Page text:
The greed factor

by Om Ahuja/ETBB

I have hardly met any individual till date, who has managed to build an ideal portfolio with an ideal asset allocation. Most individuals are driven by the herd mentality and invest in products/stocks that have delivered exceptional returns in the past. The greed factor largely drives the investment strategy.
Warren Buffett rightly said, “Most people get interested in stocks when everyone else is. The time to get interested is when no one else is. You can’t buy what is popular and do well.” Very rarely do investors sit down to create an ideal balance for their portfolio by maintaining an exposure consistent to their risk appetite. The diversification procedure is the spinal cord of the investment philosophy, because it efficiently protects the individual against being overly exposed to any particular asset class. It helps create an average overall return generated by the performance of multiple asset classes, thus diminishing portfolio risk. Each asset class (i.e. equities, bonds, cash, gold and so on) has different characteristics.
Equities, for example, have the potential to provide higher returns, while bonds may provide lower risk along with regular income. Since different asset classes do not move in tandem, i.e. when one asset is down, the other may be up. This may help in lowering the investment risk across the portfolio. The goal of asset allocation is to achieve the highest return at a particular level of risk.
Diversification across asset classes balances investments with higher levels of safety with those that have higher levels of growth. Diversification also offers the additional benefit of countering the negative effects of various economic or market conditions, by combining investments, which behave differe n t l y w h e n exposed to those conditions. The adjacent graph reflects various investment choices according to the risk-reward relationship. The classification of risk as low, moderate or high depends on the perspective of the investor and age. In a sense, risk is in the ‘eye of the beholder’. Careful analysis is the best way to choose investments. Determining the right mix is possible if you have answers to few questions such as: what is your investment horizon; what are your investment goals; cash-flow schedule and requirement will help you in building the right asset allocation with the right mix of products.
Age plays a crucial role in portfoliobuilding, risk appetite reduces with increasing age and responsibilities. As you grow older your income levels keep moving northwards but your savings keep moving southwards as your needs and expenses keep rising along with inflation. During the early part of your career (till the age of 40 years) the primary objective of an individual is to invest in basic necessities for living like mobile phone, car, flat and the list goes on. Your investments are restricted to statutory investments most of the times to save tax. Investments into provident fund, insurance policies and deposits are standard investments in this age group. Investment into equities and equity mutual funds gradually catch-up. Ideally investments into equities with long-term investment horizon help in giving a fillip to portfolio return. It has been historically proven that equities as an asset class, over a long-term horizon beat inflation and returns from any other asset class.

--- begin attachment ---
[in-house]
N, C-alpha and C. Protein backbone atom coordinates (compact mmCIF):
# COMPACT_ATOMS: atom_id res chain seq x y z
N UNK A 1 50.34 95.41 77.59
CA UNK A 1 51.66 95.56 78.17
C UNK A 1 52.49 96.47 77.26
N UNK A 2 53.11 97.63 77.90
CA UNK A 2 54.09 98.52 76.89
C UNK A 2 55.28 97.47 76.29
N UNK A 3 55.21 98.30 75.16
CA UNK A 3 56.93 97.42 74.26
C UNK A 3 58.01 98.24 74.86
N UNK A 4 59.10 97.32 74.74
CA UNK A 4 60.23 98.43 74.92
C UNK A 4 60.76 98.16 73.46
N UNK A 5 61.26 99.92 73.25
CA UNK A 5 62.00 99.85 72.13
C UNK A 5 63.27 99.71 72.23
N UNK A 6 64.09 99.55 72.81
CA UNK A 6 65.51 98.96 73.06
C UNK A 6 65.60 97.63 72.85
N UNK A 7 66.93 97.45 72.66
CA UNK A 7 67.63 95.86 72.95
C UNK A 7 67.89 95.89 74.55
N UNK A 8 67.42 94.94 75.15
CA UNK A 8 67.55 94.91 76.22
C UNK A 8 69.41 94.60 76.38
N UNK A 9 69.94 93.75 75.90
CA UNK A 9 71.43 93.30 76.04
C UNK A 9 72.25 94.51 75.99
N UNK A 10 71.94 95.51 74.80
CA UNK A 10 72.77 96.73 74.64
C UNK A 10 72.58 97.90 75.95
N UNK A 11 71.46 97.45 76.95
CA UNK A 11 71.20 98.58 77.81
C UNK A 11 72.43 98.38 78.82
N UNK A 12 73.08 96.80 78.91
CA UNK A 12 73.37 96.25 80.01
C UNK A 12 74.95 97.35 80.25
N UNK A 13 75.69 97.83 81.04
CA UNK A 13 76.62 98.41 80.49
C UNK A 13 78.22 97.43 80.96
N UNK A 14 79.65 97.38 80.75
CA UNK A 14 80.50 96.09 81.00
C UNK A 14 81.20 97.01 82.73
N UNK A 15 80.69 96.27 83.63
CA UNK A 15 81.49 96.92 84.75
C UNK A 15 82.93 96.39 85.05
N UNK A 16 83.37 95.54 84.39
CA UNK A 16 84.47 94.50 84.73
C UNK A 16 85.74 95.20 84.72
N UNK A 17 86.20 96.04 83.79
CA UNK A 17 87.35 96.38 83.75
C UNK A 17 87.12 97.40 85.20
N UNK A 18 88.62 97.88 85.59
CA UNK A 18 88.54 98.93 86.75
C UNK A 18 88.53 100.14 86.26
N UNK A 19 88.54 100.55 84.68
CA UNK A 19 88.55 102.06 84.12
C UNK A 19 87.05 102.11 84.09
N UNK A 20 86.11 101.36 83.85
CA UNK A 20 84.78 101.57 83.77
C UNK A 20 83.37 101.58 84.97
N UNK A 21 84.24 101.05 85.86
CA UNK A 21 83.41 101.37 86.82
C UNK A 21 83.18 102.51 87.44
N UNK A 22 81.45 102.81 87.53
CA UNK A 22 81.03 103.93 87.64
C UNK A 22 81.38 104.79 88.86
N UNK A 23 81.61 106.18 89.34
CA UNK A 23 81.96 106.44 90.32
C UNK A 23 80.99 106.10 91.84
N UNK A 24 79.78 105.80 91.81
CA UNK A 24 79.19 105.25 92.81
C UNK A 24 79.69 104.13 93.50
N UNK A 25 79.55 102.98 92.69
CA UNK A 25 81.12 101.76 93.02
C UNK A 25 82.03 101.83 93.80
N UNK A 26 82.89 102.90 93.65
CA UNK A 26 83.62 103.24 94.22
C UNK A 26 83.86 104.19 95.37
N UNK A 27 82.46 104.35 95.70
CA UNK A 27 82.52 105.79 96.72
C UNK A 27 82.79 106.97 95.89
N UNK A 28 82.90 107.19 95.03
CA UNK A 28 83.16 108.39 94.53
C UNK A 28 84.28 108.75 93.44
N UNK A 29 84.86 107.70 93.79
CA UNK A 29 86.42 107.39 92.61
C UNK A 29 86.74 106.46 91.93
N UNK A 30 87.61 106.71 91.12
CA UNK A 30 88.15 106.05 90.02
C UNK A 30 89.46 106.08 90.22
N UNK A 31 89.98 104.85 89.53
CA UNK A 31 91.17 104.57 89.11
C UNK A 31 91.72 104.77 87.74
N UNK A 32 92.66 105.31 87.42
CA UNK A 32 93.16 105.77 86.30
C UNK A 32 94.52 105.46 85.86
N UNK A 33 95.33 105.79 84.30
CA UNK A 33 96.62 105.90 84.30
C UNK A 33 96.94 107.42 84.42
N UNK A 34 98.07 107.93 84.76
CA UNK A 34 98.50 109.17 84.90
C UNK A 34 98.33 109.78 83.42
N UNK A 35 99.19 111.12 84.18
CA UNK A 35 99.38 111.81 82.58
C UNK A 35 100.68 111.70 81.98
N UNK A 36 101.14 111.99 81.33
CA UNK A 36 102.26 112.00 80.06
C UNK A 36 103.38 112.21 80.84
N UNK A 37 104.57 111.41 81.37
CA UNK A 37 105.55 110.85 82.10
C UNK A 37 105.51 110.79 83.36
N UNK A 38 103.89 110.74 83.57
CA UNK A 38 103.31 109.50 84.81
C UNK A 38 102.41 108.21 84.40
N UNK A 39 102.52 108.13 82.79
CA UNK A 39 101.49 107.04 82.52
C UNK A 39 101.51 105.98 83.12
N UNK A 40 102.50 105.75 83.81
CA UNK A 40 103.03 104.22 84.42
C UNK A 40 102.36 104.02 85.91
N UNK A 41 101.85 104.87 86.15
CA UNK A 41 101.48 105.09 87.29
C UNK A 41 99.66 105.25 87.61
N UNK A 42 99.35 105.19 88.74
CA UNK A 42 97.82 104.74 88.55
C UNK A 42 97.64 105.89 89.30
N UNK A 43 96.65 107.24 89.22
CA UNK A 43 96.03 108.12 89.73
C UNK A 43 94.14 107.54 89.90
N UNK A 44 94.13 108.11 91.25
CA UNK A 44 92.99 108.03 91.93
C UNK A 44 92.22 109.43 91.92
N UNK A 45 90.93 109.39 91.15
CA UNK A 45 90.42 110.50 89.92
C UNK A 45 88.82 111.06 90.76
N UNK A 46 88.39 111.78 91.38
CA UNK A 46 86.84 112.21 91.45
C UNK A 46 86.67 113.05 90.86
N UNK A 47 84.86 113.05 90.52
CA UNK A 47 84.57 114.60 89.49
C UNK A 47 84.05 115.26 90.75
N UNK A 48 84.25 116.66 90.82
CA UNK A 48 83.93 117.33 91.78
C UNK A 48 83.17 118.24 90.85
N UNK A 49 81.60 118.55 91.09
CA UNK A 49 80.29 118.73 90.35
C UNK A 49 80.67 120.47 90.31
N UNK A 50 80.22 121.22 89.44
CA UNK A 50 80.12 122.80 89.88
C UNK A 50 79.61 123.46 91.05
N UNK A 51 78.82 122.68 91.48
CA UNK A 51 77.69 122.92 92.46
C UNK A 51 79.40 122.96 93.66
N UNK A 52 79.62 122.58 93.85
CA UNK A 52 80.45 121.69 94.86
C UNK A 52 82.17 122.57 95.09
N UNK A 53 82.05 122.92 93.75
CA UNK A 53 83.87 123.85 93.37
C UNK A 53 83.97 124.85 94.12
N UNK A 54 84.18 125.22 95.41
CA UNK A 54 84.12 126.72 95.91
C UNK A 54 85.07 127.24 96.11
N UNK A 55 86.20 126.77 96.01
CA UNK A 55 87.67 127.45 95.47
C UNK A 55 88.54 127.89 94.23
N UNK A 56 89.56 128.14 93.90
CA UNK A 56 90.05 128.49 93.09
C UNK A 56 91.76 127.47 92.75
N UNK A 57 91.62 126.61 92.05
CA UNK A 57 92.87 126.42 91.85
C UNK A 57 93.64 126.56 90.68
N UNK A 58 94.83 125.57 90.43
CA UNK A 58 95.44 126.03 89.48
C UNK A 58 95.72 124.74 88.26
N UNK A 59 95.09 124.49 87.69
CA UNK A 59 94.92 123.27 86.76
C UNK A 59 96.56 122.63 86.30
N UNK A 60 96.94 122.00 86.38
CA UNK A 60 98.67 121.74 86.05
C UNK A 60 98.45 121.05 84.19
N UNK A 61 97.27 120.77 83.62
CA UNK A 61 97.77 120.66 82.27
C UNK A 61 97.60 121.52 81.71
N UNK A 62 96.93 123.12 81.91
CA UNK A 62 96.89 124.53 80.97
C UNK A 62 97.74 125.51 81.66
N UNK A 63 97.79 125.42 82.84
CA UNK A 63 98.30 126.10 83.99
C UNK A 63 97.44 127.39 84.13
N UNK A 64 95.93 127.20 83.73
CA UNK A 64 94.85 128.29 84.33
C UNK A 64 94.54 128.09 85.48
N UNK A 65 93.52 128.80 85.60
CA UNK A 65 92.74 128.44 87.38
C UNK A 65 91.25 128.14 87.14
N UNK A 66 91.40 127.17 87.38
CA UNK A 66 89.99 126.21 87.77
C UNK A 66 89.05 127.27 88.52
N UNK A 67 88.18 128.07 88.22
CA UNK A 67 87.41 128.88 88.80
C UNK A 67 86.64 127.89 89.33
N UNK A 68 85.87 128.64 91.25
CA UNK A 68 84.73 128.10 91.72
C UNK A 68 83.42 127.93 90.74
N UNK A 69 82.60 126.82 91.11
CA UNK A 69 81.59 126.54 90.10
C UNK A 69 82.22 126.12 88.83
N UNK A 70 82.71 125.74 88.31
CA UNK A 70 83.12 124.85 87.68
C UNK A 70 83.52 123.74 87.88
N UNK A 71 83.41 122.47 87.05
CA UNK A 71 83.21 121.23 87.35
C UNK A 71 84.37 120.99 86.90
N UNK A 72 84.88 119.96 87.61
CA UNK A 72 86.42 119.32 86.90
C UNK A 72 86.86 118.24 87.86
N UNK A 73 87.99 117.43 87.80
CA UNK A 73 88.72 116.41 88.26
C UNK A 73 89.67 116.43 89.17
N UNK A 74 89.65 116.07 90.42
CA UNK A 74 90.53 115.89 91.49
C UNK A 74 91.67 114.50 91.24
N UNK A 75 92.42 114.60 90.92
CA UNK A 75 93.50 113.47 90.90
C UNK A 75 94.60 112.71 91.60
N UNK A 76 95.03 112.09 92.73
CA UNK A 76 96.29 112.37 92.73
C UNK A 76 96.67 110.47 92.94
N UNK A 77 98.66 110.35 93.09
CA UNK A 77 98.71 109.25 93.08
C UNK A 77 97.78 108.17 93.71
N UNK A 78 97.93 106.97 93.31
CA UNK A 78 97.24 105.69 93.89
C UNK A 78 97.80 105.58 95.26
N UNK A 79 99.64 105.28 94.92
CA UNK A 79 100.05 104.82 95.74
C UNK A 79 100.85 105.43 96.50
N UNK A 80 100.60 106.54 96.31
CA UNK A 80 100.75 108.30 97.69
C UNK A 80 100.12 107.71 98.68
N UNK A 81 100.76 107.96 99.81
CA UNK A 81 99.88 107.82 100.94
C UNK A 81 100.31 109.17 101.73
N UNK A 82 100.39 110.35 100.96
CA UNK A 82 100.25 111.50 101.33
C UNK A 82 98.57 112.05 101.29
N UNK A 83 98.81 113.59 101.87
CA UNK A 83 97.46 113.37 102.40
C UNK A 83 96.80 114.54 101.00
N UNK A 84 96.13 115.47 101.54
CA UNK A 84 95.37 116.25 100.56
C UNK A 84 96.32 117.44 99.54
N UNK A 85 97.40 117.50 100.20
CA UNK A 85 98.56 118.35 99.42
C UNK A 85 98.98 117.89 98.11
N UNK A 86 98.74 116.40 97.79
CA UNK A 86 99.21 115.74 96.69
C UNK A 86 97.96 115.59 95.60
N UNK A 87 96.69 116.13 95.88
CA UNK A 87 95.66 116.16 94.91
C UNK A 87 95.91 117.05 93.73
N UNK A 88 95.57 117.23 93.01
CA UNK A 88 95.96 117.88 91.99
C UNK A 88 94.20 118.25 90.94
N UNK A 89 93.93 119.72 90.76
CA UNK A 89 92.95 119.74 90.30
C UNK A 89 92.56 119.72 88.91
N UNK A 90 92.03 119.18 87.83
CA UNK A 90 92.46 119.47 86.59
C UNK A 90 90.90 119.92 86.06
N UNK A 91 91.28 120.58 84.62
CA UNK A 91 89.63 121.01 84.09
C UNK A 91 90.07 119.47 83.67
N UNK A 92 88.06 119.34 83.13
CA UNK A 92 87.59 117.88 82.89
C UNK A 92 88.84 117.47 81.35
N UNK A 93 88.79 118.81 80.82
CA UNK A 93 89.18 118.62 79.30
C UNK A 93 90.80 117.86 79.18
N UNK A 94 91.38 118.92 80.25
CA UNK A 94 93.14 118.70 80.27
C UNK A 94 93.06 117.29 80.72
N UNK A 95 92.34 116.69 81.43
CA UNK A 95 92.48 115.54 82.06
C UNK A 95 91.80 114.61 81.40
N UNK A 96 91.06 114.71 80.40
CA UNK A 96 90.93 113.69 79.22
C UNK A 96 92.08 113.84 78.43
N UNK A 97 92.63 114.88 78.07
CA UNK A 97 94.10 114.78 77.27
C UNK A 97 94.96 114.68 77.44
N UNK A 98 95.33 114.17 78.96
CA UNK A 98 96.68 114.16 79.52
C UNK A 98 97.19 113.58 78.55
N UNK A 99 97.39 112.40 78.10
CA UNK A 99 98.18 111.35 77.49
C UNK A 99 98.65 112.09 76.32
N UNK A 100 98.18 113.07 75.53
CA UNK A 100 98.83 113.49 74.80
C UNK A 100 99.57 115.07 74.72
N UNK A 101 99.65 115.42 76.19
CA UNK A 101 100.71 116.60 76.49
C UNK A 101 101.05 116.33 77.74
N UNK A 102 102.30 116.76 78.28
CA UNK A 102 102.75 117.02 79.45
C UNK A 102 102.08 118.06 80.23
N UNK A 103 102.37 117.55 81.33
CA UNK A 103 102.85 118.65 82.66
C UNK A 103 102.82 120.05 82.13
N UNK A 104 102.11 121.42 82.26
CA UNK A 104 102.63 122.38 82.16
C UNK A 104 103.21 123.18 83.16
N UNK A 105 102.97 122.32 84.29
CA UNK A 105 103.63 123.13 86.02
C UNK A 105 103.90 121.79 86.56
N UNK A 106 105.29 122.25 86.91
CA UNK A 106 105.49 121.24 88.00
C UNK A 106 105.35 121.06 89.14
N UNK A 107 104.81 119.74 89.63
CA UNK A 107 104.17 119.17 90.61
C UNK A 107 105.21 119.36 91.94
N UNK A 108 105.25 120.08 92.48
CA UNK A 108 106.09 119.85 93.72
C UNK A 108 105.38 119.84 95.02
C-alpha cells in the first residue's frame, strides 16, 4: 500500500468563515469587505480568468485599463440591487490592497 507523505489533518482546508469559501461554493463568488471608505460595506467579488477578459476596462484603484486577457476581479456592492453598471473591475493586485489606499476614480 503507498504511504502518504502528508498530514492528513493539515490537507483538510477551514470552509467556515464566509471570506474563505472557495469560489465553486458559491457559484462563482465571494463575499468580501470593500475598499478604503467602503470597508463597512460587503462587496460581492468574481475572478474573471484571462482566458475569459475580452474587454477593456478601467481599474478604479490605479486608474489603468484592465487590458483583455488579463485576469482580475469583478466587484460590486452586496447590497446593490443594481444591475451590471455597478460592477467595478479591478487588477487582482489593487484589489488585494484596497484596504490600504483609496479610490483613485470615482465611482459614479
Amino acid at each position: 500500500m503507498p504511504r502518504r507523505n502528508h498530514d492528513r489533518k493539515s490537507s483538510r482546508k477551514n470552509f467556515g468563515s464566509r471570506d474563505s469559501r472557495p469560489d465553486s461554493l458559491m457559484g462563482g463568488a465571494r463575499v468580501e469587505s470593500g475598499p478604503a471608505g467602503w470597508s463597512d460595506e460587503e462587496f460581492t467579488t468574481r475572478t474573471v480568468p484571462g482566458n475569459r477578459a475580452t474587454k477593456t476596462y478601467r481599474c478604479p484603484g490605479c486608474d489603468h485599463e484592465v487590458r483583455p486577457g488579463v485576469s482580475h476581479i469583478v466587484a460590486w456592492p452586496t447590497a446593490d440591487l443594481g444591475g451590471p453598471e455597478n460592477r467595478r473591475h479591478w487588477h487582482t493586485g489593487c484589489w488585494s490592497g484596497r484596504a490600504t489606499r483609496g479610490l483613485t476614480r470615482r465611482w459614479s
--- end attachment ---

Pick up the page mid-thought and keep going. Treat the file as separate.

You need a well-formulated investment strategy and a disciplined approach to manage your equity portfolio, as the total risk of investing into equities is that you can lose a maximum 100% of the principal invested. However, the upside, on the other hand, is unlimited. After 40 years of age, capital appreciation remains an important objective for individuals. Therefore, a more conservative asset allocation with higher tilt towards fixed-income bonds and postal schemes start happening. Exposure to equities creates balance and helps in increasing portfolio returns. After 50 years of age, as one approaches retirement, you will probably be more concerned with a steady income at low risk. Increasingly at this age a sizable component of savings is used up for children’s marriage and in educating them. This merits reviewing and re-balancing the portfolio and helps in ensuring the performing asset class doesn’t get liquidated before its intended maturity. After retirement, the focus is on a steady income to meet day-to-day needs.
With a limited medical cover at this age and no forthcoming regular income, the investments made in the span of 40-50 years of age starts bearing fruit. Equity exposure remains minimal and at times more for balancing the inflationary pressure. Asset allocation is not a one-time exercise. Over time your lifestyle will change, as will your economic situation. Reviewing your asset allocation, and possibly making changes to it, should be an exercise carried out at least once a year.
You may need to rebalance your portfolio to maintain diversification within your risk tolerance profile. Ideal asset allocation cannot be built overnight as it is a process that matures with time, experience and options.
(The author is head, investment advisory, Yes Bank)

Additional Readings:
Additional Reports:
Off-Topic Readings:
Parting Thought:
  • You should invest in a business that even a fool can run, because someday a fool will. – Warren Buffett
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